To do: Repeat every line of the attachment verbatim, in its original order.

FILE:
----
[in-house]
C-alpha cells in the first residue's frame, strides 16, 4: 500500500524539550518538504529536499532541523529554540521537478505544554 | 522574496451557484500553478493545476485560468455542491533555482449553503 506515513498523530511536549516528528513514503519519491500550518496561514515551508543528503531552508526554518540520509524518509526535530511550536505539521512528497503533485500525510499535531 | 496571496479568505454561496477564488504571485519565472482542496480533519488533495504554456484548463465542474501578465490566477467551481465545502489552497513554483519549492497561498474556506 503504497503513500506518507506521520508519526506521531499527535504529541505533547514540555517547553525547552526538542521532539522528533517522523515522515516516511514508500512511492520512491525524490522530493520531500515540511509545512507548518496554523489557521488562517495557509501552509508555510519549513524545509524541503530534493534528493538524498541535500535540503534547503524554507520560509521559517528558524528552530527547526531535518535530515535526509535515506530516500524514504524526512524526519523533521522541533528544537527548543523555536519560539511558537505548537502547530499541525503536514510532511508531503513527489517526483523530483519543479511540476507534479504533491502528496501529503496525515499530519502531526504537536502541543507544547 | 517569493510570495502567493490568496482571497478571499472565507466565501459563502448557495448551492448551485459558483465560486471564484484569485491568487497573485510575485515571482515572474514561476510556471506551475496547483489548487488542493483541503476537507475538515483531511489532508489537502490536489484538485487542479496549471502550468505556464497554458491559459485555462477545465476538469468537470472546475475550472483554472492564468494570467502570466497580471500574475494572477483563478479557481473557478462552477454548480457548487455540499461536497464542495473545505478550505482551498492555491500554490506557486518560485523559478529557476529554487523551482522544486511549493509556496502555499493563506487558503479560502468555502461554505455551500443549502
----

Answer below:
[in-house]
C-alpha cells in the first residue's frame, strides 16, 4: 500500500524539550518538504529536499532541523529554540521537478505544554 | 522574496451557484500553478493545476485560468455542491533555482449553503 506515513498523530511536549516528528513514503519519491500550518496561514515551508543528503531552508526554518540520509524518509526535530511550536505539521512528497503533485500525510499535531 | 496571496479568505454561496477564488504571485519565472482542496480533519488533495504554456484548463465542474501578465490566477467551481465545502489552497513554483519549492497561498474556506 503504497503513500506518507506521520508519526506521531499527535504529541505533547514540555517547553525547552526538542521532539522528533517522523515522515516516511514508500512511492520512491525524490522530493520531500515540511509545512507548518496554523489557521488562517495557509501552509508555510519549513524545509524541503530534493534528493538524498541535500535540503534547503524554507520560509521559517528558524528552530527547526531535518535530515535526509535515506530516500524514504524526512524526519523533521522541533528544537527548543523555536519560539511558537505548537502547530499541525503536514510532511508531503513527489517526483523530483519543479511540476507534479504533491502528496501529503496525515499530519502531526504537536502541543507544547 | 517569493510570495502567493490568496482571497478571499472565507466565501459563502448557495448551492448551485459558483465560486471564484484569485491568487497573485510575485515571482515572474514561476510556471506551475496547483489548487488542493483541503476537507475538515483531511489532508489537502490536489484538485487542479496549471502550468505556464497554458491559459485555462477545465476538469468537470472546475475550472483554472492564468494570467502570466497580471500574475494572477483563478479557481473557478462552477454548480457548487455540499461536497464542495473545505478550505482551498492555491500554490506557486518560485523559478529557476529554487523551482522544486511549493509556496502555499493563506487558503479560502468555502461554505455551500443549502